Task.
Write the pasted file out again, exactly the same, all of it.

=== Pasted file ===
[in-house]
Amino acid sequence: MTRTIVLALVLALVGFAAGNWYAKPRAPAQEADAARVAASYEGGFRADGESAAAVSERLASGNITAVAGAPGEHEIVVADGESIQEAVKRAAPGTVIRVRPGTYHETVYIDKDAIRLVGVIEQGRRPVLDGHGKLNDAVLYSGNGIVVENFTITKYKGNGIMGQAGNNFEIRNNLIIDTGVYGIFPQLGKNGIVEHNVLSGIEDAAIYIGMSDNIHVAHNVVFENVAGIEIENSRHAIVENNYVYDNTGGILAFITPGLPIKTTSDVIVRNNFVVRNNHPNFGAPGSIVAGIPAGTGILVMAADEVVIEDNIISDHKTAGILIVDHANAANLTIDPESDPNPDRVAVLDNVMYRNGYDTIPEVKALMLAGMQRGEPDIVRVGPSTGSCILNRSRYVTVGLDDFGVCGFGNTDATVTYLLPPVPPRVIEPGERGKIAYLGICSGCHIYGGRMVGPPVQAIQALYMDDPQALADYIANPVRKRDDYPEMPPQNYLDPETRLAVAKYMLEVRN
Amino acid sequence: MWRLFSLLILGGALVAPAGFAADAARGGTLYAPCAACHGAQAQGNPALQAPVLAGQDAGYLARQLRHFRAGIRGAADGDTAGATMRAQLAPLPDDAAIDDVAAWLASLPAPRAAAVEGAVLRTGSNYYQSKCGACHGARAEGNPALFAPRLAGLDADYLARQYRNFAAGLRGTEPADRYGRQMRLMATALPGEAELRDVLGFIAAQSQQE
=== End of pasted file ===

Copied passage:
[in-house]
Amino acid sequence: MTRTIVLALVLALVGFAAGNWYAKPRAPAQEADAARVAASYEGGFRADGESAAAVSERLASGNITAVAGAPGEHEIVVADGESIQEAVKRAAPGTVIRVRPGTYHETVYIDKDAIRLVGVIEQGRRPVLDGHGKLNDAVLYSGNGIVVENFTITKYKGNGIMGQAGNNFEIRNNLIIDTGVYGIFPQLGKNGIVEHNVLSGIEDAAIYIGMSDNIHVAHNVVFENVAGIEIENSRHAIVENNYVYDNTGGILAFITPGLPIKTTSDVIVRNNFVVRNNHPNFGAPGSIVAGIPAGTGILVMAADEVVIEDNIISDHKTAGILIVDHANAANLTIDPESDPNPDRVAVLDNVMYRNGYDTIPEVKALMLAGMQRGEPDIVRVGPSTGSCILNRSRYVTVGLDDFGVCGFGNTDATVTYLLPPVPPRVIEPGERGKIAYLGICSGCHIYGGRMVGPPVQAIQALYMDDPQALADYIANPVRKRDDYPEMPPQNYLDPETRLAVAKYMLEVRN
Amino acid sequence: MWRLFSLLILGGALVAPAGFAADAARGGTLYAPCAACHGAQAQGNPALQAPVLAGQDAGYLARQLRHFRAGIRGAADGDTAGATMRAQLAPLPDDAAIDDVAAWLASLPAPRAAAVEGAVLRTGSNYYQSKCGACHGARAEGNPALFAPRLAGLDADYLARQYRNFAAGLRGTEPADRYGRQMRLMATALPGEAELRDVLGFIAAQSQQE